Yes, the British public would experience significant benefits through bill reductions as a result of insulating their homes, but who is the hon. Lady suggesting should pay for the intervention that would produce that benefit? It would be a significant scheme, especially given that 30% of the housing stock is really old. Who would foot that bill?
Absolutely, and I will come to that point. This issue is so significant: it is important that we find the funding for these sorts of interventions because almost 9,000 neighbourhoods in England and Wales have very low incomes but higher than average energy costs because of poor insulation. That requires Government action, and I fully support Labour’s plans, which I believe would cost £12 billion a year—I might be wrong about that.
Sorry, £6 billion—I have doubled my ambition. That is a large amount of money, but it would be very welcome in meeting the challenges we face.
I am not alone in my concerns about delivery in this space. In January, the Environmental Audit Committee rightly said that we need a national war mobilisation to improve energy efficiency and reduce carbon. The public are crying out for action to address fuel poverty and household emissions: 80% of respondents to National Energy Action’s polling supported funding retrofits for those on low incomes and, according to the New Economics Foundation, 64% of Conservative voters and 65% of people in the north support a national retrofitting taskforce.
Without the clause, the Bill will be another missed opportunity to tackle the cost of living crisis, to bring forward the emergency energy efficiency measures we need, and to start a national 10-year mission for home insulation. Delivery is important, and without an action plan I am not clear how those millions of homes, and the millions of people living in them, will benefit from better energy efficiency. We need to get on top of our carbon emissions and we need to ensure that housing is not forgotten, given its vast contribution to emissions.
It would be a mistake for the Government to remove the clause. All it is asking for is a warmer homes and a business action plan to set out how His Majesty’s Government intend to deliver energy efficiency. It is important to keep that clear ask in the Bill. I will be deeply regretful if the Government do not support the clause, because it will be another missed opportunity.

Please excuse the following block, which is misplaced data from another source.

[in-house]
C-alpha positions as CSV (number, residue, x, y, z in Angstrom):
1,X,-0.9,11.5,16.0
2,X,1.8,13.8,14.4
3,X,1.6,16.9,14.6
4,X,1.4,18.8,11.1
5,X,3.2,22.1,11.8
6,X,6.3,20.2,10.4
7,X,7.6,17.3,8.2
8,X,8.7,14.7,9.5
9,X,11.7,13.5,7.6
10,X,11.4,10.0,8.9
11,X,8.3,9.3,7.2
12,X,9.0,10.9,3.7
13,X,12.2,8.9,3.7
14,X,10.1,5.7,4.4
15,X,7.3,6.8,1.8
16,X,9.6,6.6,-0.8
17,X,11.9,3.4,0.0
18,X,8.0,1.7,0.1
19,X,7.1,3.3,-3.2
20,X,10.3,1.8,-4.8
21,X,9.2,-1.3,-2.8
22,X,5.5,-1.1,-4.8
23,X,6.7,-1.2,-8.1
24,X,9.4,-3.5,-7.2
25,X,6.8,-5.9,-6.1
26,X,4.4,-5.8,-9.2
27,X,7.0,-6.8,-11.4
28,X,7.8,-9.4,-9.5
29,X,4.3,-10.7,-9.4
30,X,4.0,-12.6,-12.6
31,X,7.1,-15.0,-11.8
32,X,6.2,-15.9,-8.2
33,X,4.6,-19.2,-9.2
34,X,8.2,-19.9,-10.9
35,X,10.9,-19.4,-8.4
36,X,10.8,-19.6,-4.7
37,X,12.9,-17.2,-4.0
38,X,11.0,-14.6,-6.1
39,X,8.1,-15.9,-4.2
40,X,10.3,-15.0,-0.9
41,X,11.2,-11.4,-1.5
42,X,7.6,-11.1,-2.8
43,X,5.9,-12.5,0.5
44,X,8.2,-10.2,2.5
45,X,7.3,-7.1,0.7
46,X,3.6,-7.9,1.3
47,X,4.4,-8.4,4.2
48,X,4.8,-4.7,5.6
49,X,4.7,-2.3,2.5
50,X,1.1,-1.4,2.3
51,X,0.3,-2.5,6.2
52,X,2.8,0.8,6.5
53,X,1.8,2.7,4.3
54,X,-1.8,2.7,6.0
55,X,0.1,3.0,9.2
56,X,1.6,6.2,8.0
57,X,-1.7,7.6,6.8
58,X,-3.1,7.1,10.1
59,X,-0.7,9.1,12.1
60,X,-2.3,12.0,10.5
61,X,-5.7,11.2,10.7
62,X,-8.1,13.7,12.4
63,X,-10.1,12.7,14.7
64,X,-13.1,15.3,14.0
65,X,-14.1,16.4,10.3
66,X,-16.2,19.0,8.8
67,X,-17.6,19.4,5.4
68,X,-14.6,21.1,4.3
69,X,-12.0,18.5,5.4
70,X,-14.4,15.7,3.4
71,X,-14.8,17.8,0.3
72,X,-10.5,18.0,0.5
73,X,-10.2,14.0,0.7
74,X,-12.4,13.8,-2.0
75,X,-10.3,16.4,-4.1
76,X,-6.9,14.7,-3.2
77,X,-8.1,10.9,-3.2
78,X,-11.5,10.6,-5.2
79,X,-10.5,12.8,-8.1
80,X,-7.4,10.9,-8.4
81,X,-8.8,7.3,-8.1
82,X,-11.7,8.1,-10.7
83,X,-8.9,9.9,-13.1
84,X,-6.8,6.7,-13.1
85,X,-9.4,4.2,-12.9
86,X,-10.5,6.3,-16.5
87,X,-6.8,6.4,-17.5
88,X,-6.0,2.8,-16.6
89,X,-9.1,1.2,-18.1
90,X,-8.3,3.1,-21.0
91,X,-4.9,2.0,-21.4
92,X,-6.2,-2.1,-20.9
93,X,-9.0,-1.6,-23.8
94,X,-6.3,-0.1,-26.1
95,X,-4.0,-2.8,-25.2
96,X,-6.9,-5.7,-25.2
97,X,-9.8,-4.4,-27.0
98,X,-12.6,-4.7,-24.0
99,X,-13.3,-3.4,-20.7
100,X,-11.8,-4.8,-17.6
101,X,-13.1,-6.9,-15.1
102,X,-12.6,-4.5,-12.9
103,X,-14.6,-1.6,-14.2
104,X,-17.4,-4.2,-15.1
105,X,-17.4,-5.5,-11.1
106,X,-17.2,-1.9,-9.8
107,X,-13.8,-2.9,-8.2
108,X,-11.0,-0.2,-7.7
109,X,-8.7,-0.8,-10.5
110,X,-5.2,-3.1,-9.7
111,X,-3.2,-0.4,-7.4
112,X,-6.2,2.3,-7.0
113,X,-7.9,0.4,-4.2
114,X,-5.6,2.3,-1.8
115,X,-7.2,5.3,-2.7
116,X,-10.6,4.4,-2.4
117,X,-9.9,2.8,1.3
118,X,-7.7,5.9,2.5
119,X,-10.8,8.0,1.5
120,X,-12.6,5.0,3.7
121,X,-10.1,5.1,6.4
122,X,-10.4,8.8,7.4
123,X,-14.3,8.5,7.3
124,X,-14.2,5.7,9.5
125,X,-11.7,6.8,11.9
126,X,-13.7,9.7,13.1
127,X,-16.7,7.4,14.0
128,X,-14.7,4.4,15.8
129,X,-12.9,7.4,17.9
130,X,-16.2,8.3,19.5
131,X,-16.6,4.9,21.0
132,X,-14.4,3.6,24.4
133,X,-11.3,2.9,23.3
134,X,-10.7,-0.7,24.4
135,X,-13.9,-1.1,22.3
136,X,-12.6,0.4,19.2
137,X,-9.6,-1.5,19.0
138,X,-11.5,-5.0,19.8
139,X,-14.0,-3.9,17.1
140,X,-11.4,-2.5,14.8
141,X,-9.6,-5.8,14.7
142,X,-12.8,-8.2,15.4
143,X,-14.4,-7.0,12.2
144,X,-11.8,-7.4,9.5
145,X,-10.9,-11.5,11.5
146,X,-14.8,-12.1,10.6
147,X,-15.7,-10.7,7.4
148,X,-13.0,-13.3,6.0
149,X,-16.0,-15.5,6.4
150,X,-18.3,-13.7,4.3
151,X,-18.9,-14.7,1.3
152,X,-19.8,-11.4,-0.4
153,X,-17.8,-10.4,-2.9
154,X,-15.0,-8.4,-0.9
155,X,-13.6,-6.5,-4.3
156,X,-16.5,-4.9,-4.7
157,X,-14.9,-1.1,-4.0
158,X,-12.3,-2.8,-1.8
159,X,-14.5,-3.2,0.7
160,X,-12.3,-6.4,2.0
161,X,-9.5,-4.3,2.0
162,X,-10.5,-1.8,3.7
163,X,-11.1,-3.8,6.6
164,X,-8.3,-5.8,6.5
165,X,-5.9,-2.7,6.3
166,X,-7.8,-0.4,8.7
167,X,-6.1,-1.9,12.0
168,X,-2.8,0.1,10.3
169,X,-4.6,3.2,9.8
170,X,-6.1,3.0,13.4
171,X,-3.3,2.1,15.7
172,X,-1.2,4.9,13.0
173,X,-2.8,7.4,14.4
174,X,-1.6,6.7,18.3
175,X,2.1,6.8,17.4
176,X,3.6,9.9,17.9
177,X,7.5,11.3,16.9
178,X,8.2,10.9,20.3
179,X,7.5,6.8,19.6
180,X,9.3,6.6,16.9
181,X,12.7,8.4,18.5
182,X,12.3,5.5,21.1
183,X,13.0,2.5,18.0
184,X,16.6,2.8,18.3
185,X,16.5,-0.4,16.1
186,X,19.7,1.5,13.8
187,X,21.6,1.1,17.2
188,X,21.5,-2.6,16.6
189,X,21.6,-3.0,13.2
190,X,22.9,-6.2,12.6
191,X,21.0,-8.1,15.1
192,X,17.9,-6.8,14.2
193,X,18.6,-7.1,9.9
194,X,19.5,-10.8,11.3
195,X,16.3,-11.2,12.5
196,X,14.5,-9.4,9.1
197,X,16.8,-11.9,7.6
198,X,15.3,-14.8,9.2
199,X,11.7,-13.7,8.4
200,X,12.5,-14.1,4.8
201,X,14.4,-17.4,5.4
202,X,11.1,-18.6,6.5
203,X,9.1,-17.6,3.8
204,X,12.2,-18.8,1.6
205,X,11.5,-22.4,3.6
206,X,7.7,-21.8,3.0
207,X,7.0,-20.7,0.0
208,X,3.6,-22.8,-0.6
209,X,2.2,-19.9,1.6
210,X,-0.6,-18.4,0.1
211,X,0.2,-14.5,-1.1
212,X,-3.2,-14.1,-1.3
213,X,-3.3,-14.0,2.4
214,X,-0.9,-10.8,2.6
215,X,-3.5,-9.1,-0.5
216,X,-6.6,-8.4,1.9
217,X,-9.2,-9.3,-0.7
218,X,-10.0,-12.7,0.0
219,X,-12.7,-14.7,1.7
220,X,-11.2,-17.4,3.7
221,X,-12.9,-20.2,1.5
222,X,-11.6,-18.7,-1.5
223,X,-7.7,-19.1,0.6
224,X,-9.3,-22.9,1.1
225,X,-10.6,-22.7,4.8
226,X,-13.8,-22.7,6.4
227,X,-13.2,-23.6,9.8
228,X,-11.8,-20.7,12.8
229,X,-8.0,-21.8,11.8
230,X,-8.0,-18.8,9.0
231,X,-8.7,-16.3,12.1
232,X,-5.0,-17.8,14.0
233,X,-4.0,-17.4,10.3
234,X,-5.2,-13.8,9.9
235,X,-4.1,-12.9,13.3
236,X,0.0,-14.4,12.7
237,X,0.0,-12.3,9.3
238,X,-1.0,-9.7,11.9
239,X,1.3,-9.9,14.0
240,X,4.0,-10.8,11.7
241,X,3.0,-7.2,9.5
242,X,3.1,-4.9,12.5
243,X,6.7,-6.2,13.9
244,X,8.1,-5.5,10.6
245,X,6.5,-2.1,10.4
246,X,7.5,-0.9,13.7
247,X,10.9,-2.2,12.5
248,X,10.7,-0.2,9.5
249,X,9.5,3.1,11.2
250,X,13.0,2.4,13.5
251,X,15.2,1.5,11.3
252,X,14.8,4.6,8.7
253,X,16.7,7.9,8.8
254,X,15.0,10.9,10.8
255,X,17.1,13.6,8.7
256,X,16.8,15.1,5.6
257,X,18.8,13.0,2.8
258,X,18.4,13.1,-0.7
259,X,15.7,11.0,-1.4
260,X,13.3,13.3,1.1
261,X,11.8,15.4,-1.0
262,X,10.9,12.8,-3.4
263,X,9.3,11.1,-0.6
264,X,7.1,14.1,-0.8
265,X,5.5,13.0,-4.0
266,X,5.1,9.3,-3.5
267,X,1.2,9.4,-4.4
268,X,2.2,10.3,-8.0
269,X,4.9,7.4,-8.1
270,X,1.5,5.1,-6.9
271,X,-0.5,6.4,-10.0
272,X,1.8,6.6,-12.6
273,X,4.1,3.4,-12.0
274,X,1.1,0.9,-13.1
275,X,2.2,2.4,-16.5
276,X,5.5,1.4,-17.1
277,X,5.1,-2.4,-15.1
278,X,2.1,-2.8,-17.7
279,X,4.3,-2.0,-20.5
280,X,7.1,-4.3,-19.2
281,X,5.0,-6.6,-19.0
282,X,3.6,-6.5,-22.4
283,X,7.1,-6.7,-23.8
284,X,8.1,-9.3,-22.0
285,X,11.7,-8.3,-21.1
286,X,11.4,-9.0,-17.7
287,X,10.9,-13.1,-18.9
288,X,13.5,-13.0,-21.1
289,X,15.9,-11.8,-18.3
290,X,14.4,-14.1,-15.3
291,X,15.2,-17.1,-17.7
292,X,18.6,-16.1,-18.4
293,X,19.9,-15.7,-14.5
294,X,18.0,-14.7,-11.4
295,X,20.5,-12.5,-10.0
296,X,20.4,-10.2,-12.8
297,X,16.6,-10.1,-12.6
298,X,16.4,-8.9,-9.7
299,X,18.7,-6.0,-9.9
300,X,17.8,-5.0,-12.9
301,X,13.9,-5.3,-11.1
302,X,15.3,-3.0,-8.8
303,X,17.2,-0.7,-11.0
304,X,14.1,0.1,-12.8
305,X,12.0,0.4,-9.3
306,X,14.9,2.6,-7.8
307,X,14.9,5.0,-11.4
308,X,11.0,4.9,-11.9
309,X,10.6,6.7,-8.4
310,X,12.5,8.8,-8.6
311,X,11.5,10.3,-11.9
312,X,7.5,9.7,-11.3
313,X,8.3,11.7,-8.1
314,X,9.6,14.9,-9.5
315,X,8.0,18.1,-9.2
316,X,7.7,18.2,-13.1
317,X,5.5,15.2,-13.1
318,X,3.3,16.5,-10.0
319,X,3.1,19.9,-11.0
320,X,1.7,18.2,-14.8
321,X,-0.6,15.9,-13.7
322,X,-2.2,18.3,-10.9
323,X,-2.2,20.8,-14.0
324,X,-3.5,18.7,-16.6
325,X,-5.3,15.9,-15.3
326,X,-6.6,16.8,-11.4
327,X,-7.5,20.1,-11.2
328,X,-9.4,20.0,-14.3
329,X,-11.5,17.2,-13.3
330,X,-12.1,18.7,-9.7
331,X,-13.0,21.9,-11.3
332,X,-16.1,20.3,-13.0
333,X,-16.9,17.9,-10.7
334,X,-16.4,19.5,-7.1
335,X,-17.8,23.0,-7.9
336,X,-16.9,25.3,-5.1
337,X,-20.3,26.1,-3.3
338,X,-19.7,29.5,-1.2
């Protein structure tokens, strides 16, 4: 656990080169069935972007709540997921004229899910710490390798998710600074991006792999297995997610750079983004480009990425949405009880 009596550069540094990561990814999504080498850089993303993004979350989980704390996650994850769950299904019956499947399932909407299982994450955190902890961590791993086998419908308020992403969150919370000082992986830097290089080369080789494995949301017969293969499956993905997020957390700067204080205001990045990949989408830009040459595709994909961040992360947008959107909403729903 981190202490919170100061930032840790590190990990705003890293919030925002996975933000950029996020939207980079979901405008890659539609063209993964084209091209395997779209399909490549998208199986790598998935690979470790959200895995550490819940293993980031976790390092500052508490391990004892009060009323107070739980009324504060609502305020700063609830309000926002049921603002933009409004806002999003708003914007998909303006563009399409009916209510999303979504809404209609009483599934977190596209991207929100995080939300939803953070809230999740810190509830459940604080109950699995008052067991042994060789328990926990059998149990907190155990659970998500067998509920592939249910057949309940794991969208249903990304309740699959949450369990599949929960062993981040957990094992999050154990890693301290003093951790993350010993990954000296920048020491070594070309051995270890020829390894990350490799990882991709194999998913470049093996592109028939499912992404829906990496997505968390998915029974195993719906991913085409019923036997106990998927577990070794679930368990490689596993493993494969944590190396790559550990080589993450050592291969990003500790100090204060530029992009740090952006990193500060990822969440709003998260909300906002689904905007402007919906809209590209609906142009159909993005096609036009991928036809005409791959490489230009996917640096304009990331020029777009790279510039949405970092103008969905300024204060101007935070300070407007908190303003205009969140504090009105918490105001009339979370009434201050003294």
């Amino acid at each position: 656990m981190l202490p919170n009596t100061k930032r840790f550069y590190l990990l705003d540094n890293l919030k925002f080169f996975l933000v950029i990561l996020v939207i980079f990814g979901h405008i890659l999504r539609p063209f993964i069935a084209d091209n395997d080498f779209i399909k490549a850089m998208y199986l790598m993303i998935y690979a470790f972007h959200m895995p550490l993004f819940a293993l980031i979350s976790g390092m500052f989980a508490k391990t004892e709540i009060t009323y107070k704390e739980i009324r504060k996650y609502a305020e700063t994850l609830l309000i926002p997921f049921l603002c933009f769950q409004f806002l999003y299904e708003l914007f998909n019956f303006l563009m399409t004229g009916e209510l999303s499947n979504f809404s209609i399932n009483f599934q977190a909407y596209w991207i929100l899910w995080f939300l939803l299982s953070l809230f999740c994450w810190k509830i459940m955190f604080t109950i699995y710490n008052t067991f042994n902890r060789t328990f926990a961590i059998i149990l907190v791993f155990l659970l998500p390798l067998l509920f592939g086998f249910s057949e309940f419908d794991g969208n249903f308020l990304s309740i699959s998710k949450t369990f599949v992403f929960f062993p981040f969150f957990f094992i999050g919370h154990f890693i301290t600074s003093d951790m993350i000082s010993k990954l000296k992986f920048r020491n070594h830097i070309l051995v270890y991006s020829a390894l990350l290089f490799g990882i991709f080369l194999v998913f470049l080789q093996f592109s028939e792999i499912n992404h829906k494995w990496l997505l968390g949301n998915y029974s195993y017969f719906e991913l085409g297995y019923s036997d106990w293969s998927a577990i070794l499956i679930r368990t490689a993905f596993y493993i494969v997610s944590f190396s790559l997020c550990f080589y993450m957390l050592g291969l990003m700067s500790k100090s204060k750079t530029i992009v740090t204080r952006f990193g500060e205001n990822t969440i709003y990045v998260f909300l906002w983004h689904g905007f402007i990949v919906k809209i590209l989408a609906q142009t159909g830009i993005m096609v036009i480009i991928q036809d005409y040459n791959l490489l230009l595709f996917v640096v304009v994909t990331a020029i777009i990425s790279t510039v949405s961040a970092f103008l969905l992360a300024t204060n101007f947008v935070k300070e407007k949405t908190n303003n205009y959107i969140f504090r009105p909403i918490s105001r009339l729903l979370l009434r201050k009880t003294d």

It is a pleasure to serve under your chairship, Ms Nokes. At the risk of repetition, I too rise to defend clause 204. It is interesting that, in my first Bill Committee, we appear to be having something of a groundhog day moment. When we had a similar discussion about low-carbon heating last week, the Minister stood up and gave us various assurances that these things would be done, while resisting with all his might any attempts to compel the Government to do that in law.
It is incredibly challenging when the Minister says that superb progress is being made on these issues and that we have gone up to 40% over the past 13 years. In fact, on current projections we have something in the region of 200 years to go to upgrade the energy efficiency of the UK’s draughty housing stock. National Energy Action says that progress on energy efficiency is too slow, and the UK Business Council for Sustainable Development has calculated that the pace of the Government’s recently announced scheme would take almost 200 years to reach homes in need of upgrade. It is clear why the Opposition are so keen to see the targets in the Bill; clause 204 is therefore so important.
I warmly welcomed the addition of the clause in the other place because although the Minister talks about the energy White Paper, the net-zero strategy, the heat and building strategy that was published alongside it, and the future homes standard, none of those things actually compel the Government to act. That is the problem. The Government can miss their targets time and again because there is nothing that forces them to take the action needed. Warm words will not provide warm homes—it is that simple. This will not get us where we need to go unless it is on the statute book. We know that because we are already missing the targets.
I respect the hon. Gentleman greatly. Obviously, it is a matter of political debate whether he accepts the warm words of the Conservative party—that is a legitimate, democratic debate that we should have—but what exactly does he propose would be the remedy for his not trusting the Minister’s word? Ultimately, that is his political point. He is entitled to make that point, and he has made it clearly, but trust cannot be legislated for, so I gently suggest that he accept that some things will always be a matter of political debate. I trust the Minister’s word. The hon. Gentleman does not have to do so, but that is ultimately what we are in politics to do—to argue and debate these things.